Running an independent music review site over the past year has shown me that, while the Net allows some of the most amazing music to be heard, its over-saturation causes just as much to be overlooked. That, of course, is where the almighty reviewer steps in to separate the proverbial wheat from the chaff.
Much of your ability to be featured on music blogs comes from the inherent quality of your music. If it’s poorly arranged, composed, performed or produced, there’s a pretty good chance that reviewers will move on before bothering to further research your brand.
But even high quality music can be overlooked, which, more often than not, has everything to do with first impressions. From the point that a submission email enters their overflowing inbox, reviewers want to minimize the roadblocks necessary to developing an objective (and hopefully good) opinion of your music. Not approaching submissions with this in mind will guarantee their failure to pique interest.
Here are five sure-fire ways to make reviewers trash your submissions:
1. Don’t research which genres the blog normally covers. This concerns not only genres they list on their about page, but also taking the time to listen to what they’ve featured in the past. Genres are quite subjective - what one site dubs “folk-tronica” might not considered the same by another. Does this mean you have to invest tons of time in their respective communities, listening to everything? Hell. No. But the best way to figure out if you’re a good fit is to listen to a smattering of the music they’ve featured.
The idea of developing our free Best of Bandcamp’s Best compilation stemmed from this phenomenon, as it gives a good indication of what types of music we focus on.
2. Never provide a free/private download link. Free streaming is all well and good, but my day job requires that I’m all over the place (i.e., not connected to the Internet).
I listen in many different environments, so the more versatile the music formats, the faster I can wrap my head around it. Bandcamp currently allows for 200 free downloads per month, which should be more than enough for most bands.
3. Don’t bother showing off your writing skillz. You’re a musician, right? Let the music speak for itself! WRONG. Reviewers, such as myself, are a bunch of detail-oriented nerds with OCD, so your ability to compose descriptive sentences with proper punctuation is inexplicably important to us.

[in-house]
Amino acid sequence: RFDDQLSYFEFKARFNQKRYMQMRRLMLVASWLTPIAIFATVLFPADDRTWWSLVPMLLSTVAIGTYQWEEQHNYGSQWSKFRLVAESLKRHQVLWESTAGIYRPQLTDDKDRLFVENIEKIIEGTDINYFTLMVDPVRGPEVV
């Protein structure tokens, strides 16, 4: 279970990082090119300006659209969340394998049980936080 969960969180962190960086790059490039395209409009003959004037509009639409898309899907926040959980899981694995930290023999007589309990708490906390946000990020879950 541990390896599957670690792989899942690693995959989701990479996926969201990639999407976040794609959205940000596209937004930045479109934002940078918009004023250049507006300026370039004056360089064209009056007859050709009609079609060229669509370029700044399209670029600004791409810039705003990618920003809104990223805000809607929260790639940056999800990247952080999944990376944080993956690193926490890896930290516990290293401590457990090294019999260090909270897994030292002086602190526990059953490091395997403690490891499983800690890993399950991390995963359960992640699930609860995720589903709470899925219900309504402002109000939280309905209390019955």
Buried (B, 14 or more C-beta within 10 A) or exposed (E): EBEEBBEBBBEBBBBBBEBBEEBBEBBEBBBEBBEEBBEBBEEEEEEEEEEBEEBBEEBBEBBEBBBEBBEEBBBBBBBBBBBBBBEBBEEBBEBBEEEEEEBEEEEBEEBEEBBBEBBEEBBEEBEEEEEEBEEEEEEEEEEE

I can’t count the number of submissions that have condemned themselves to recycling-bin-purgatory by describing themselves with such eloquent terms as “unique” and “interesting”. Barf.
4. Make the reviewer hunt for a reason to care. Reviewers are not machines - they don’t listen and magically spit out a number that sums up your music on a one to ten scale.
Take the time to write up a concise bio, or even a simple story that tells us what was going through your head while making the music. Craft something that simply makes us want to listen. And no, it doesn’t have to be part of a full-fledged, professional-looking press kit (I’d actually prefer it weren’t).
5. Focus on yourself. The Internet is a large series of interconnections all trying to do the same thing you are: get noticed. You want your music featured so that listeners flock to your site and shows in droves, and we get that.
We want to be that point of entrance, and without your music, we’d have nothing to write about. It’s a mutually beneficial relationship, but from my experience, a few extra steps can take it to a higher level. Something as easy as follow-up and thank-you emails can do wonders for these relationships.
Other bonuses, such as exclusive discount codes or a limited set of promotional downloads for the blog you’re featured on can bring in more readers, and ultimately, more listeners. And yes, this is all possible for little to no monetary investment on your part.
Exceptions to these guidelines exist, but the best way to minimize the chances of hearing the lonely sound of silence is to tackle them upfront. Avoiding number five and focusing on how the target site operates will not only increase your chances of being featured, but will score some serious brownie points and up your chances that you’ll have a feature with your next release.
Mark Dowdell runs the music filtration site Bandcamp’s Best, which provides concise reviews of the best albums hosted on Bandcamp. Mark is also a not-so-successful, but vigoroulsy adamant independent electronic musician. You can find him on Facebook & Twitter.
Photo by RevDanCatt